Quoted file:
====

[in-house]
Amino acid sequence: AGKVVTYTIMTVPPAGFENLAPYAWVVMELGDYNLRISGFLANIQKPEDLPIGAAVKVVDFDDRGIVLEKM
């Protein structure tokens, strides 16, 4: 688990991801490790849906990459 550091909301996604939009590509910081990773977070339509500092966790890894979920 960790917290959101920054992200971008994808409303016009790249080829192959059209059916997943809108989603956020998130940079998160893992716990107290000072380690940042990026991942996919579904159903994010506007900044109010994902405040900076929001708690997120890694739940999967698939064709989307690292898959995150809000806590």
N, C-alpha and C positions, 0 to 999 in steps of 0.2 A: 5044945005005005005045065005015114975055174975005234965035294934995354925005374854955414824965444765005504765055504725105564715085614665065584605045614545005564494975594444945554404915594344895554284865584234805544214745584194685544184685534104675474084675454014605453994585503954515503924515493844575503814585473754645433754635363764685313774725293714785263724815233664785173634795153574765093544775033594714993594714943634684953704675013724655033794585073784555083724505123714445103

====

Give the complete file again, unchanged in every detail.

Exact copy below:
[in-house]
Amino acid sequence: AGKVVTYTIMTVPPAGFENLAPYAWVVMELGDYNLRISGFLANIQKPEDLPIGAAVKVVDFDDRGIVLEKM
């Protein structure tokens, strides 16, 4: 688990991801490790849906990459 550091909301996604939009590509910081990773977070339509500092966790890894979920 960790917290959101920054992200971008994808409303016009790249080829192959059209059916997943809108989603956020998130940079998160893992716990107290000072380690940042990026991942996919579904159903994010506007900044109010994902405040900076929001708690997120890694739940999967698939064709989307690292898959995150809000806590």
N, C-alpha and C positions, 0 to 999 in steps of 0.2 A: 5044945005005005005045065005015114975055174975005234965035294934995354925005374854955414824965444765005504765055504725105564715085614665065584605045614545005564494975594444945554404915594344895554284865584234805544214745584194685544184685534104675474084675454014605453994585503954515503924515493844575503814585473754645433754635363764685313774725293714785263724815233664785173634795153574765093544775033594714993594714943634684953704675013724655033794585073784555083724505123714445103